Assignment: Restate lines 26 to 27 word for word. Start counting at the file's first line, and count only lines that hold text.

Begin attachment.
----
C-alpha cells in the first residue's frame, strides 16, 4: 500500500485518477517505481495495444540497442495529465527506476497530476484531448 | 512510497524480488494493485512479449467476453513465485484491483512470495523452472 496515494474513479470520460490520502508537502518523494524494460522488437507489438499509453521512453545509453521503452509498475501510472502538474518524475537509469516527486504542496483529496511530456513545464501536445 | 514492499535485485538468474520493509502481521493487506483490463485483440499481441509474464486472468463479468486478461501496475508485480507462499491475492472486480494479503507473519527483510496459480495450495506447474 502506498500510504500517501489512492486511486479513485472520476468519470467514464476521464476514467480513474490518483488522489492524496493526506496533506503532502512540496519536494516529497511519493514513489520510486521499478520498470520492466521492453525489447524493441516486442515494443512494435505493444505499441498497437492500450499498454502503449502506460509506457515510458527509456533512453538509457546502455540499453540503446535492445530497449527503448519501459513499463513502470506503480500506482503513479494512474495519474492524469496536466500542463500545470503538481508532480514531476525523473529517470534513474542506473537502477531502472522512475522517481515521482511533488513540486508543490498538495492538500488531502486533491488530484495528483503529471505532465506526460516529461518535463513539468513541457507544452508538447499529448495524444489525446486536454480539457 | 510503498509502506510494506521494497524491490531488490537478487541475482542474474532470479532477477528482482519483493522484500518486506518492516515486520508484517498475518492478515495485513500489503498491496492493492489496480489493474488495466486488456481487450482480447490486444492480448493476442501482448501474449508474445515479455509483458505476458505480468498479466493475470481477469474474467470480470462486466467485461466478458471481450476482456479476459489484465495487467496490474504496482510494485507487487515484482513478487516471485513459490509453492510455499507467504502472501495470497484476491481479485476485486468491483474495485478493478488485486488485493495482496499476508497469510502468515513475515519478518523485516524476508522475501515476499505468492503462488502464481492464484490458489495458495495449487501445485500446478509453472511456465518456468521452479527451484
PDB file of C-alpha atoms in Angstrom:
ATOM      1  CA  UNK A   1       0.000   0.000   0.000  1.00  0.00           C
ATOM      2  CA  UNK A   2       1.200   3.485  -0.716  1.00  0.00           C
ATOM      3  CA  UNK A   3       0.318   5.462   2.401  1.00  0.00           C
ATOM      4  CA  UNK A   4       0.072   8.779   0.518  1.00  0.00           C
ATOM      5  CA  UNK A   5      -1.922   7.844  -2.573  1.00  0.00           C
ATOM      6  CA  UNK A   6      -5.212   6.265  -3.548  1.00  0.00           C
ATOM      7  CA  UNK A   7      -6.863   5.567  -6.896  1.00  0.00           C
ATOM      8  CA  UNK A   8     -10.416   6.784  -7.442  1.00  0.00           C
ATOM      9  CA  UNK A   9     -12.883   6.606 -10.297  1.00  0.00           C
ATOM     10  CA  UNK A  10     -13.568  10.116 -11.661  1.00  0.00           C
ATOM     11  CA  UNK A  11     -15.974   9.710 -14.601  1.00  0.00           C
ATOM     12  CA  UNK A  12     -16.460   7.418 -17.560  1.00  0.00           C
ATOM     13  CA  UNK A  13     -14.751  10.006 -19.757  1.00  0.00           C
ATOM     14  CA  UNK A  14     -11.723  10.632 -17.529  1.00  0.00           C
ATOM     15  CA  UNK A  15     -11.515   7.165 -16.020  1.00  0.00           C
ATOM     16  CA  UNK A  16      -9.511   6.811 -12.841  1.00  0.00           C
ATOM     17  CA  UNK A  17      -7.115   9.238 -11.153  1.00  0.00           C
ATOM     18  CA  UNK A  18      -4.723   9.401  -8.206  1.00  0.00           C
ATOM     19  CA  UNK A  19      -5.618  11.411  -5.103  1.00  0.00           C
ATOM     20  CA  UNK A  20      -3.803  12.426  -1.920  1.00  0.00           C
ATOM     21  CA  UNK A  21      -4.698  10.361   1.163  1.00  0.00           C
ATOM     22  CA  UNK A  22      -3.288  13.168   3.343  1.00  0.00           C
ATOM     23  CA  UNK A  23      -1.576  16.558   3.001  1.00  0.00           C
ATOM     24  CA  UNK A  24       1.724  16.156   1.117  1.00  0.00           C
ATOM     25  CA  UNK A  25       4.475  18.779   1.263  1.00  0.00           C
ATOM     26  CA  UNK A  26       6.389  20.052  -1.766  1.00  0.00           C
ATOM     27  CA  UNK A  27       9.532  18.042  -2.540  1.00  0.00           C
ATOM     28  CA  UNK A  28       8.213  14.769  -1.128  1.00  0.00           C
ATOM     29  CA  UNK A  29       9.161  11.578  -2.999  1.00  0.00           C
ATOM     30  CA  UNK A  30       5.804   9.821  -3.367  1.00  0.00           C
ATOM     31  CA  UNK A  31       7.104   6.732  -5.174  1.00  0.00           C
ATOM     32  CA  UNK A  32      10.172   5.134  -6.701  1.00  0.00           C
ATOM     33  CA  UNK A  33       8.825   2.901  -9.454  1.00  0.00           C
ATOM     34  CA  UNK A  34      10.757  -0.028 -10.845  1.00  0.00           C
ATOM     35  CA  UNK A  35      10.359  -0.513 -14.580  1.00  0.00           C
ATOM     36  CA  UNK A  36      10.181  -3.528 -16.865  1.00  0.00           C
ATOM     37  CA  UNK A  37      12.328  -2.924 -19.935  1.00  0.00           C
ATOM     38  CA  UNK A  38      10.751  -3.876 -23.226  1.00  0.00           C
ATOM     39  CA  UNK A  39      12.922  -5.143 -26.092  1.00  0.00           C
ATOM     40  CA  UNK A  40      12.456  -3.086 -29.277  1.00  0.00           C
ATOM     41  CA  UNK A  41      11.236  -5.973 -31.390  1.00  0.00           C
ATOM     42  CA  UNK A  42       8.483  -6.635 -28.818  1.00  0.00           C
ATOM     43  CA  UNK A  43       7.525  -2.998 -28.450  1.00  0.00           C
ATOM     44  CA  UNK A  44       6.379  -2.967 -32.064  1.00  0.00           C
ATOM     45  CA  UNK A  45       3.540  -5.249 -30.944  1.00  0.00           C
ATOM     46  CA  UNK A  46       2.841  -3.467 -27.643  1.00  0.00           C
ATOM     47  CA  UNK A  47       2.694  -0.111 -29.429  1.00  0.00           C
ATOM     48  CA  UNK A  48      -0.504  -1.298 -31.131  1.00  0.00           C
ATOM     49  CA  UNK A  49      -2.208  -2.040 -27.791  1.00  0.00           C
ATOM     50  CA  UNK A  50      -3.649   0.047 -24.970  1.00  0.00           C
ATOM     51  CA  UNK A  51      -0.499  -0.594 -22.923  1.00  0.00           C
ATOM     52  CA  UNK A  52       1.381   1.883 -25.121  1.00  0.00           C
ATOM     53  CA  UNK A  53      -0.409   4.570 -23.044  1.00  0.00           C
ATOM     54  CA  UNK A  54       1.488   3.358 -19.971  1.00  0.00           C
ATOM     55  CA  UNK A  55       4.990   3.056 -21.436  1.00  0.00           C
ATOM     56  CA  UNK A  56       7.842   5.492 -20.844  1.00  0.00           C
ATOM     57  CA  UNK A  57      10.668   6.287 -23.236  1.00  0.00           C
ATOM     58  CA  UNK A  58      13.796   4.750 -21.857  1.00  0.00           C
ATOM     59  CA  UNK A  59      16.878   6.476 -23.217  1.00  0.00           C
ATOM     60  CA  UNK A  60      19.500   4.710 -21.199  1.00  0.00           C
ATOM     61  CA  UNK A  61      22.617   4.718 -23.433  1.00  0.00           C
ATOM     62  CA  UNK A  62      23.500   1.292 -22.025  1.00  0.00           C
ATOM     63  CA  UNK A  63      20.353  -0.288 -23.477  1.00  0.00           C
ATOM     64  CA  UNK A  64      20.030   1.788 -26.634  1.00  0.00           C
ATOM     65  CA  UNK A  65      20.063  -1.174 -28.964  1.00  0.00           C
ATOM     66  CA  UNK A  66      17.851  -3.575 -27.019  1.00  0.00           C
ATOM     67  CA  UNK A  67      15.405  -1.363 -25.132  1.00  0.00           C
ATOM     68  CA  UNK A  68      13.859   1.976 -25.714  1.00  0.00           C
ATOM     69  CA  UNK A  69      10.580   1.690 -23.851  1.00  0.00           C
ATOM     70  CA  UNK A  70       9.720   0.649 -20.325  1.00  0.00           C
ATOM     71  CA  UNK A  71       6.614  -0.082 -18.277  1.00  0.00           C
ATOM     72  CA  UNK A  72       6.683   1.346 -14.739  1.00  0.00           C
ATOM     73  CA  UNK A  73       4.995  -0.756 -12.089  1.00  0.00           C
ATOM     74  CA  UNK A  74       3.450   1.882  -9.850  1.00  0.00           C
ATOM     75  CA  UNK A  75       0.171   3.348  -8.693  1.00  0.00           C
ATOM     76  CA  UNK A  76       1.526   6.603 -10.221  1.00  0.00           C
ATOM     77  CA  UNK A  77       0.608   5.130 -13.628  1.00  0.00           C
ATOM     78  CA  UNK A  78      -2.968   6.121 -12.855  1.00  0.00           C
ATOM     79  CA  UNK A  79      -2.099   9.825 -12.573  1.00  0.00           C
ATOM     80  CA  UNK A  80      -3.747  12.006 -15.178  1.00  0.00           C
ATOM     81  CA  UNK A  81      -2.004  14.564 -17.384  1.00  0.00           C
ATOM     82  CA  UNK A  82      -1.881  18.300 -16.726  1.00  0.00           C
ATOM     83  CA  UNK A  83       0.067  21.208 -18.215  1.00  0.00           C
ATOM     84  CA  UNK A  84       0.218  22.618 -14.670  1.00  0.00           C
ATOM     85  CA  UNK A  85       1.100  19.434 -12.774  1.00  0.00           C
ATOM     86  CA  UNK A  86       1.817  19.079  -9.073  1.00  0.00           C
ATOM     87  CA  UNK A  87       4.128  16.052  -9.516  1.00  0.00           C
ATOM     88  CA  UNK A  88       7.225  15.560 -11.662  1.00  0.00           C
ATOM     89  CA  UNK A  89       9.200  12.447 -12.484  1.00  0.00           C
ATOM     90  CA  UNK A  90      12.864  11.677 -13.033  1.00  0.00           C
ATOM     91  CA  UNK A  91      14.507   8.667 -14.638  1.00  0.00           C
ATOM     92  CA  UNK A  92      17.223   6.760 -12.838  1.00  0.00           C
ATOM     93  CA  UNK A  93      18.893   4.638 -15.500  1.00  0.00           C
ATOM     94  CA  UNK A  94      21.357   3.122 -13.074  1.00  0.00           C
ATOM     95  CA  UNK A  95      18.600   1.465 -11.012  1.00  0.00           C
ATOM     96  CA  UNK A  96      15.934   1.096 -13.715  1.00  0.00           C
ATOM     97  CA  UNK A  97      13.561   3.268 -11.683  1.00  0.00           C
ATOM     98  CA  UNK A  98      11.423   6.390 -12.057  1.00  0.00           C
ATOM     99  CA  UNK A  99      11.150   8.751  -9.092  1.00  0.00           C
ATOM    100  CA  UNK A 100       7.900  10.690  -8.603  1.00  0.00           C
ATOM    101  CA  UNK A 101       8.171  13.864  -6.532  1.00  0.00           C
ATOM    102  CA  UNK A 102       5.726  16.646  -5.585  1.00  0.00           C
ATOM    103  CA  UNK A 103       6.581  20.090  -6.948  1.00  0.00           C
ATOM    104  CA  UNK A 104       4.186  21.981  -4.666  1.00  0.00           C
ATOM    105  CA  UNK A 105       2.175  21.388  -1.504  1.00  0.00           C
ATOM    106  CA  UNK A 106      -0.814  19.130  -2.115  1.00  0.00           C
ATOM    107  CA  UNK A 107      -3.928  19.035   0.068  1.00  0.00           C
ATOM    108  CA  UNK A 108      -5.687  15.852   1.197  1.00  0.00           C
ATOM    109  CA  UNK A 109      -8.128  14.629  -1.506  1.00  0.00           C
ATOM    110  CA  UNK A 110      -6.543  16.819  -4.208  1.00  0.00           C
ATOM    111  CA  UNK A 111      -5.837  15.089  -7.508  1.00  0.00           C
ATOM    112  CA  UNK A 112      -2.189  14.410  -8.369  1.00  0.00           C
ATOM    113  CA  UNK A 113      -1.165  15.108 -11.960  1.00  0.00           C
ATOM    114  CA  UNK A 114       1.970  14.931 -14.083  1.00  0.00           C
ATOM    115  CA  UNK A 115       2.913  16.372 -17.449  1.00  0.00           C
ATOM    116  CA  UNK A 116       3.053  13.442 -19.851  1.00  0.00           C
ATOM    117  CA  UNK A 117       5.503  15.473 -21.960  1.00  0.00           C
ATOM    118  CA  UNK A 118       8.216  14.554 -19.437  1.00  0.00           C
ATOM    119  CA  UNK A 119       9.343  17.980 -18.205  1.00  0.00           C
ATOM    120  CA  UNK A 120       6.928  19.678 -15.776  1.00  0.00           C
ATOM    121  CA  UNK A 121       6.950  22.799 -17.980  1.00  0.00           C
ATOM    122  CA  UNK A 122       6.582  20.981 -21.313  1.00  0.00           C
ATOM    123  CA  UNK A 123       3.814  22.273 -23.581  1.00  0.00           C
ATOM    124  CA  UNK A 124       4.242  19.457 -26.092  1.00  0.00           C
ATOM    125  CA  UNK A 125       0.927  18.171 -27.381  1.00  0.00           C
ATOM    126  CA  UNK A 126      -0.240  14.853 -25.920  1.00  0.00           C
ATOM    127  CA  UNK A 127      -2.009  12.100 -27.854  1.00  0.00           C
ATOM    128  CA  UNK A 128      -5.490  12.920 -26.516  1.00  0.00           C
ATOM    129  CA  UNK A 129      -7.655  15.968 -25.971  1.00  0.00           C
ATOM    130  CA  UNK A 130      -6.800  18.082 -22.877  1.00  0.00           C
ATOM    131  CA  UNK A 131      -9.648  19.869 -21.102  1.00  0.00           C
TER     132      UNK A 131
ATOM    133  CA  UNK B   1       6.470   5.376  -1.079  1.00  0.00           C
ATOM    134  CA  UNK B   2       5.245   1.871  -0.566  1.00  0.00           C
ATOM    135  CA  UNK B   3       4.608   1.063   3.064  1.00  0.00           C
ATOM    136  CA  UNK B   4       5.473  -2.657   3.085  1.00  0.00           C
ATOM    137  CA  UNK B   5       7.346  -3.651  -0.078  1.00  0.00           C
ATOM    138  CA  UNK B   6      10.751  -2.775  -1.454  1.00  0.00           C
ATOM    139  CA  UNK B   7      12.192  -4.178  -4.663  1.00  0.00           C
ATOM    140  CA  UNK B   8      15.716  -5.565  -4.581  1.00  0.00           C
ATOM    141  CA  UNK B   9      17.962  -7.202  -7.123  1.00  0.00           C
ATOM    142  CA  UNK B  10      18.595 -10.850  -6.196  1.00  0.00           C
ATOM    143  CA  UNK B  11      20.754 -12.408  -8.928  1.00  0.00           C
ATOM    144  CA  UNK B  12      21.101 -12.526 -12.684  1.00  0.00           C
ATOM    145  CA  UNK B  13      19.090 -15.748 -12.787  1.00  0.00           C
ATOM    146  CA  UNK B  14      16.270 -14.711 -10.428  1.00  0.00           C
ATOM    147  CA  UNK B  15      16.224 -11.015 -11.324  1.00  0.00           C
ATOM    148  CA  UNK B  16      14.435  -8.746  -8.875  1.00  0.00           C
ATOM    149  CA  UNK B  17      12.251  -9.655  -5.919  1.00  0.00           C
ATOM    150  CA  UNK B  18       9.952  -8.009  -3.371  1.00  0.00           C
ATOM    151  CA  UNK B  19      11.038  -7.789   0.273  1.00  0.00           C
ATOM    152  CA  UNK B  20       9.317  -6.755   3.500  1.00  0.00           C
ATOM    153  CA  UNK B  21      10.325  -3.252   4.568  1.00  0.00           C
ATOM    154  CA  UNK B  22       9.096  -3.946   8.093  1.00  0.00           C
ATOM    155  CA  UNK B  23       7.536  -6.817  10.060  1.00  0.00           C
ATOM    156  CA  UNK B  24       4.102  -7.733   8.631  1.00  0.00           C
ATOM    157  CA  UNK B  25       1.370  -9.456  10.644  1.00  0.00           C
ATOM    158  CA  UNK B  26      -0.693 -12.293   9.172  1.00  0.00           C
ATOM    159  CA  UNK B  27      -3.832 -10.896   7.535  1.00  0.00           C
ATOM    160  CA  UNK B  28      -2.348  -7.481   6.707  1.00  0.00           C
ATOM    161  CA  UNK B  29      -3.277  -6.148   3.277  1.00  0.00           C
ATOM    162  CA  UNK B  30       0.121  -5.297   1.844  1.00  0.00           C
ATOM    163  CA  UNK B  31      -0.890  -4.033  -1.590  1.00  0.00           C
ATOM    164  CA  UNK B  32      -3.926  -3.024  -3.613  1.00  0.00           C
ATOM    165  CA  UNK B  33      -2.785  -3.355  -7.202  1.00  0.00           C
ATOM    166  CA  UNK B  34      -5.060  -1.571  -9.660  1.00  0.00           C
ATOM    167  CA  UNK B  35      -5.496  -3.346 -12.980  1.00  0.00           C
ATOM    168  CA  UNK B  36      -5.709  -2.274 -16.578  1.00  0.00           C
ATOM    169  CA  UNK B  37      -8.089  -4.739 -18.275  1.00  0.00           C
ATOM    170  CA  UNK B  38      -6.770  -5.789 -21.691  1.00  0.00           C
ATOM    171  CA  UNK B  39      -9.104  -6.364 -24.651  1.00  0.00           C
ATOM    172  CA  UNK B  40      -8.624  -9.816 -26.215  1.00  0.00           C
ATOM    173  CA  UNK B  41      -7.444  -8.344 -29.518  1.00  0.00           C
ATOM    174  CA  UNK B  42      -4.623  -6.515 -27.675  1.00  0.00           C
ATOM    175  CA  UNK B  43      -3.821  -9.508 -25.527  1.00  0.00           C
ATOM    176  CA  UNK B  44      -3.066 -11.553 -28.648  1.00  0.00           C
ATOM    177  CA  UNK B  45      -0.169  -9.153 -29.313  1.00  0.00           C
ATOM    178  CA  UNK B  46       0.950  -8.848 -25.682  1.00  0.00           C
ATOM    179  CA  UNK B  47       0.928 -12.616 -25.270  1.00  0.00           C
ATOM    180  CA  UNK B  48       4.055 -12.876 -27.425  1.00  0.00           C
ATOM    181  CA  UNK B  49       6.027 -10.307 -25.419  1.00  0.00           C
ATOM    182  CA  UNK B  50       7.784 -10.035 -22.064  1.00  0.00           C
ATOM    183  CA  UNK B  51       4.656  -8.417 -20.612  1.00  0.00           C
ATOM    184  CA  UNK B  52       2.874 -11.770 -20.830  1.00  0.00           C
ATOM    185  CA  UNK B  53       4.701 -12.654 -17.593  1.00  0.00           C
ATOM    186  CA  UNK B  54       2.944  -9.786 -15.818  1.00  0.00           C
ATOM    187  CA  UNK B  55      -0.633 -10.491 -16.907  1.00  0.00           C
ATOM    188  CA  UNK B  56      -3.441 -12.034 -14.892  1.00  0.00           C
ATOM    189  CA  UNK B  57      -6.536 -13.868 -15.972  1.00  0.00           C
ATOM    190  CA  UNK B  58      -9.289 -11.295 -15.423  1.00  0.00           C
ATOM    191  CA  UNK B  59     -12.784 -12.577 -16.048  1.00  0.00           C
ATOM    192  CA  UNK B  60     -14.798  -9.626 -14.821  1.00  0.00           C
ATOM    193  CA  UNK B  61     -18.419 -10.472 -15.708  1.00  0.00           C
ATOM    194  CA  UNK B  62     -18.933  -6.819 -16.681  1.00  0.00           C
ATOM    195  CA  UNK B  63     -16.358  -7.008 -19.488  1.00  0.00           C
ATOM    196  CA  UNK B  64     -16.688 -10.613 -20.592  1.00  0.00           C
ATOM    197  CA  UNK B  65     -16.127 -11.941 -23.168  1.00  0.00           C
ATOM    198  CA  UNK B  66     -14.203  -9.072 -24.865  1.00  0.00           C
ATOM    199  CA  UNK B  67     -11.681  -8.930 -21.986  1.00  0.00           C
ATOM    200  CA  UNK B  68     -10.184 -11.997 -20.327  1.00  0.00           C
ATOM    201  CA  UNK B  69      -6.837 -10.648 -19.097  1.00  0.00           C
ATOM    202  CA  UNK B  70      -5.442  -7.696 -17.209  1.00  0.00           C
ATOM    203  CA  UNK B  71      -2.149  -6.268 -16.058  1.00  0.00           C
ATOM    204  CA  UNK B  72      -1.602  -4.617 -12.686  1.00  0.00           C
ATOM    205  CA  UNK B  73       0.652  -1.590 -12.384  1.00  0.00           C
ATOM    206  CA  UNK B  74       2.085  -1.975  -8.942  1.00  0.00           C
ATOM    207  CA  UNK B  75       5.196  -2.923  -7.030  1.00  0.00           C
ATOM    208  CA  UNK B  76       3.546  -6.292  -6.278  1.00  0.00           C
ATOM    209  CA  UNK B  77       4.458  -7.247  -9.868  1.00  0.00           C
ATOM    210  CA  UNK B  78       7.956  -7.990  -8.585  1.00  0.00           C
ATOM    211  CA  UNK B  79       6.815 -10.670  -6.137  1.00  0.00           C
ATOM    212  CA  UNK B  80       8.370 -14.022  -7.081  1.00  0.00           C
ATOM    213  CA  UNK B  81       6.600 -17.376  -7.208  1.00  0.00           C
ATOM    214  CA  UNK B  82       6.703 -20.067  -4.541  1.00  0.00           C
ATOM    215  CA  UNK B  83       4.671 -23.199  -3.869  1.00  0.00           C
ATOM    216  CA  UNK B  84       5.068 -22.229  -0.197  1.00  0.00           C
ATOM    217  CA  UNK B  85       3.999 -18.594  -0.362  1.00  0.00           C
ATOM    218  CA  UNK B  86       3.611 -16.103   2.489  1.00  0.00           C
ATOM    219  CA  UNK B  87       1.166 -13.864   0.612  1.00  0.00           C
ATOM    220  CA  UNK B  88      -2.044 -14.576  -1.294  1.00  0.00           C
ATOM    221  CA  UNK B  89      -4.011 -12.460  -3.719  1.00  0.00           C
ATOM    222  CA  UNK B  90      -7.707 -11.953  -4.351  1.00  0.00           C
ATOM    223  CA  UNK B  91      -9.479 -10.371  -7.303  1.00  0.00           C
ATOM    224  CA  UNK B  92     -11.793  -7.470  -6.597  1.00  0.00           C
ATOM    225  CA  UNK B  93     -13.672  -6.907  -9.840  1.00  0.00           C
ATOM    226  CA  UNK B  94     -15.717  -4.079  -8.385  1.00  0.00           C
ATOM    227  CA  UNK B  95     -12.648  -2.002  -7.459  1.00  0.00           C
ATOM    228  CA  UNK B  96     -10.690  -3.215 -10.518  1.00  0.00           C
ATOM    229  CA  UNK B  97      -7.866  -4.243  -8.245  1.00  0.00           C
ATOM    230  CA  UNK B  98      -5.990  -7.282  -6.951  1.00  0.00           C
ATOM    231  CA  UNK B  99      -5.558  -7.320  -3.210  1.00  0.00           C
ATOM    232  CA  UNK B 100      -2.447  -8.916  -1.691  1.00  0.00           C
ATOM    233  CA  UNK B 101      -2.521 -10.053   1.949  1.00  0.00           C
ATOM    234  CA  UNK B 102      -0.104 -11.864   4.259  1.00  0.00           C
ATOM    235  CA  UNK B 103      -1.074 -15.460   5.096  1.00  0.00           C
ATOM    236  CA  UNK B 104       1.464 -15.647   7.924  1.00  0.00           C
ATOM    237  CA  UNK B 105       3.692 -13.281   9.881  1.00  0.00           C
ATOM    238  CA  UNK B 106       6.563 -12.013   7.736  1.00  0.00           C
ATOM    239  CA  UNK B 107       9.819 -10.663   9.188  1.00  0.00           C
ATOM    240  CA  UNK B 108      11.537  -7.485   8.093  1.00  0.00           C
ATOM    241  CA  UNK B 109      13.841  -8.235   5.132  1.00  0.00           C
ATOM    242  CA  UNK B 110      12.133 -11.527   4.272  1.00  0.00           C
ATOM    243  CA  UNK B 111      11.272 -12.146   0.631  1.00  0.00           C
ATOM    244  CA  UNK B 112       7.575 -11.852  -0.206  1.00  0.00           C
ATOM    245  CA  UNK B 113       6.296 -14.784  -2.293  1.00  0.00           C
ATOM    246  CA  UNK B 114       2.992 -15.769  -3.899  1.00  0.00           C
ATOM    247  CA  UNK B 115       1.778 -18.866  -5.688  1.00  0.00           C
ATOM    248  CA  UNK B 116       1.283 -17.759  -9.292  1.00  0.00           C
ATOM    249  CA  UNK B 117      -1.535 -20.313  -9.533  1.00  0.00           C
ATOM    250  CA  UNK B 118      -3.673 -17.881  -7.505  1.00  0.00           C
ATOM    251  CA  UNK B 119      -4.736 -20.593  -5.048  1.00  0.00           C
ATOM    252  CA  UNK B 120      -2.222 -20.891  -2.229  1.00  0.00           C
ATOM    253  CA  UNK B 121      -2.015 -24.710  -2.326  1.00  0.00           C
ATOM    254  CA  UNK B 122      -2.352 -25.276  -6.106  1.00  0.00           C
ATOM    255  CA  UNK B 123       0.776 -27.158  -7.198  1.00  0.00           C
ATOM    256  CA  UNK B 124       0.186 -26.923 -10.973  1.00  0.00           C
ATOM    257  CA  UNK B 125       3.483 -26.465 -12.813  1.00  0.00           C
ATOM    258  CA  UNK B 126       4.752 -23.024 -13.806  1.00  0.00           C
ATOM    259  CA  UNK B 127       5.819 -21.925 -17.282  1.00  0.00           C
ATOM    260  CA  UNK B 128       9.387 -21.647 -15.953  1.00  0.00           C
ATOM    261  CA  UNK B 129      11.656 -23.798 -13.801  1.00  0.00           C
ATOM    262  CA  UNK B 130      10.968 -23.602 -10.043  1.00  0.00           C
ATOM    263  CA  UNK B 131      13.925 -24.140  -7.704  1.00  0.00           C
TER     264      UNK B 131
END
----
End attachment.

ATOM     24  CA  UNK A  24       1.724  16.156   1.117  1.00  0.00           C
ATOM     25  CA  UNK A  25       4.475  18.779   1.263  1.00  0.00           C